08 November 2017 | Shaurya Bajaj
There has been a significant lull in announcement of utility scale solar tenders from the Solar Energy Corporation of India (SECI). It has announced only one tender – Bhadla 750 MW – this year in comparison to around 5 GW of new tenders in 2016. There have been expectations of new tenders totalling in Odisha, Chhattisgarh, Delhi, Karnataka, Andhra Pradesh and Bihar but none of these have materialised until now. Furthermore, SECI has again extended bid submission timelines for the ongoing Bhadla-III (250 MW) and Bhadla IV (500 MW) tenders. These projects were supposed to be allocated to developers in Q3 2017. Meanwhile, NTPC has also not made any progress on new guidelines for development of solar projects.
Tendering delays have been caused by multiple factors. We have written extensively about weak growth in power demand affecting DISCOM appetite to issue any new tenders. But equally importantly, the new competitive auction guidelines announced in August 2017, which require use of standard bidding documents, have impacted the timelines. We understand that delays in finalization of these documents is holding up progress of many tenders. Our discussions with sector players also suggest that the Ministry of New and Renewable Energy (MNRE) decision making has slowed down considerably, possibly due to many changes in senior personnel, including appointment of the new minister.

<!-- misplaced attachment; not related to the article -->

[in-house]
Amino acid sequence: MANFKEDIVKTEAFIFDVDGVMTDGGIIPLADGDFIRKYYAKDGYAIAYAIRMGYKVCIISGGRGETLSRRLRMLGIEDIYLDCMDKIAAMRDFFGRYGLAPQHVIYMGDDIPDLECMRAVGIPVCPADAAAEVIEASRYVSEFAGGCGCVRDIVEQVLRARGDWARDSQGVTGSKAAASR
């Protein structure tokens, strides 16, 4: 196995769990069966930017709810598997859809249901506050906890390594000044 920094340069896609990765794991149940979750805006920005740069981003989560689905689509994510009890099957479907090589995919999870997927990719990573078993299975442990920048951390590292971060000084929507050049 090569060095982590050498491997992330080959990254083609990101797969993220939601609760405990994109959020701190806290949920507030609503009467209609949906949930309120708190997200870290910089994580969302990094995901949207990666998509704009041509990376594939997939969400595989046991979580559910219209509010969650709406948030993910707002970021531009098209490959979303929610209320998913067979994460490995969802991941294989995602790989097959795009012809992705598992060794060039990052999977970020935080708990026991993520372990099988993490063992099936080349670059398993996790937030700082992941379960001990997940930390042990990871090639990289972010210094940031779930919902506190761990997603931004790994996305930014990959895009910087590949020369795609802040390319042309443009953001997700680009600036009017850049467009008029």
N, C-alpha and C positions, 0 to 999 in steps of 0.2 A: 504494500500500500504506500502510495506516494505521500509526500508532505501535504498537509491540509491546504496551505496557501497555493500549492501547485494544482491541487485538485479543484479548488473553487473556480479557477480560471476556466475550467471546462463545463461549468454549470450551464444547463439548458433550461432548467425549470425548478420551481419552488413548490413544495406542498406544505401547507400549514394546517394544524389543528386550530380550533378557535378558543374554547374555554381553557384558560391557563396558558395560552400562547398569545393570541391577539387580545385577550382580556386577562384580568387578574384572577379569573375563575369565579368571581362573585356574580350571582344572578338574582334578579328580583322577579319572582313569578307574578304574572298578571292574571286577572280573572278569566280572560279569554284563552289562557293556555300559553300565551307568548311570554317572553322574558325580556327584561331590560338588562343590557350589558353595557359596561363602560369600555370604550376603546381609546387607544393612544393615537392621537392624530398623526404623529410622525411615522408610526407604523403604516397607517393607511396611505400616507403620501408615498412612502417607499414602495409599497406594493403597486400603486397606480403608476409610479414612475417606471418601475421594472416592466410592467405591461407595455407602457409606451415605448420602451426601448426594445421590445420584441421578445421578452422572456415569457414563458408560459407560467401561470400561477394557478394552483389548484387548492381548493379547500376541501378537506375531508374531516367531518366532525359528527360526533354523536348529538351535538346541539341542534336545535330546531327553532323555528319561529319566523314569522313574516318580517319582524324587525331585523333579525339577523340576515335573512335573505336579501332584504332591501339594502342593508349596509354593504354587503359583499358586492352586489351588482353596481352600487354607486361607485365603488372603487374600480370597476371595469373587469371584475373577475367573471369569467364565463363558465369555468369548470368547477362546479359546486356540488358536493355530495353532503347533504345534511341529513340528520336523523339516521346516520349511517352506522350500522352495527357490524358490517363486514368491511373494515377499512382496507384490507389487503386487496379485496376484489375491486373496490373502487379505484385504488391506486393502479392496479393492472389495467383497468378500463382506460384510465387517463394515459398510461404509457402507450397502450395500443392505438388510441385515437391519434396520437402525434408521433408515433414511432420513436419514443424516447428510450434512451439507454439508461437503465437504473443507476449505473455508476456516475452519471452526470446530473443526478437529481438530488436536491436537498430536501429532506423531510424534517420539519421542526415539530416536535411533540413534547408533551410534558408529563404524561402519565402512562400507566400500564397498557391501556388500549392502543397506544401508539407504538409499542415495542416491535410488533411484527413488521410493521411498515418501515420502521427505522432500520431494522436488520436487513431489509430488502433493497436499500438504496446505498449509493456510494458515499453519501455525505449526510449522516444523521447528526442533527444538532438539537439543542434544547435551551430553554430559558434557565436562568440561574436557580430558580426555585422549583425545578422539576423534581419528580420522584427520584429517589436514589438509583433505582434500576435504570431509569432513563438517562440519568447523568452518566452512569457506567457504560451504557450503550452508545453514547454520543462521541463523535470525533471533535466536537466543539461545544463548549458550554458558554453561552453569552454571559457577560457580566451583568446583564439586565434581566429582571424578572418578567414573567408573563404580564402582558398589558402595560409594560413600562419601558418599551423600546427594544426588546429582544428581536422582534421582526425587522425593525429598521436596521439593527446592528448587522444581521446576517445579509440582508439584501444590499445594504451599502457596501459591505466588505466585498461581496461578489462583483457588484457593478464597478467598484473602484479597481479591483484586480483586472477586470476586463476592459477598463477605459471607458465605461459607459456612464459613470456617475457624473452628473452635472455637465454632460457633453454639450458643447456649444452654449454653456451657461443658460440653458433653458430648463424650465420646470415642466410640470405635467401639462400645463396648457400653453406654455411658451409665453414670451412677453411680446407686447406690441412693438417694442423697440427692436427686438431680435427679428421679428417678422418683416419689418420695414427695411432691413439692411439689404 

But the developers are getting restless. Many of them have raised funding and are waiting on the side-lines for an opportunity to bid for new projects. These developers have been left high and dry due to reduction of solar power procurement. Due to the vacuum created in the project development landscape, there is a pent-up demand forcing auction tariffs down. They are also concerned about the “looming” anti-dumping duty imposition on solar modules and how it may affect bidding behaviour.
As for the Bhadla projects, it is likely that this tender submission will get delayed again and the reverse auction will take place early next year. Whether tariff bids will be as competitive as the previous Bhadla auction is debatable. Developers such as Acme, which won 200 MW at a tariff of INR 2.44/kWh (4¢) in the auction, has recently expressed “regret” as Chinese module suppliers have increased pricing over the last 3 months lowering return expectations. Other costs have also gone up on account of GST implementation. If there were to be an auction today, we would expect tariffs to move up to INR 2.80/ kWh. But rising tariffs will create another problem – the DISCOMs may walk away creating even more problems for the sector.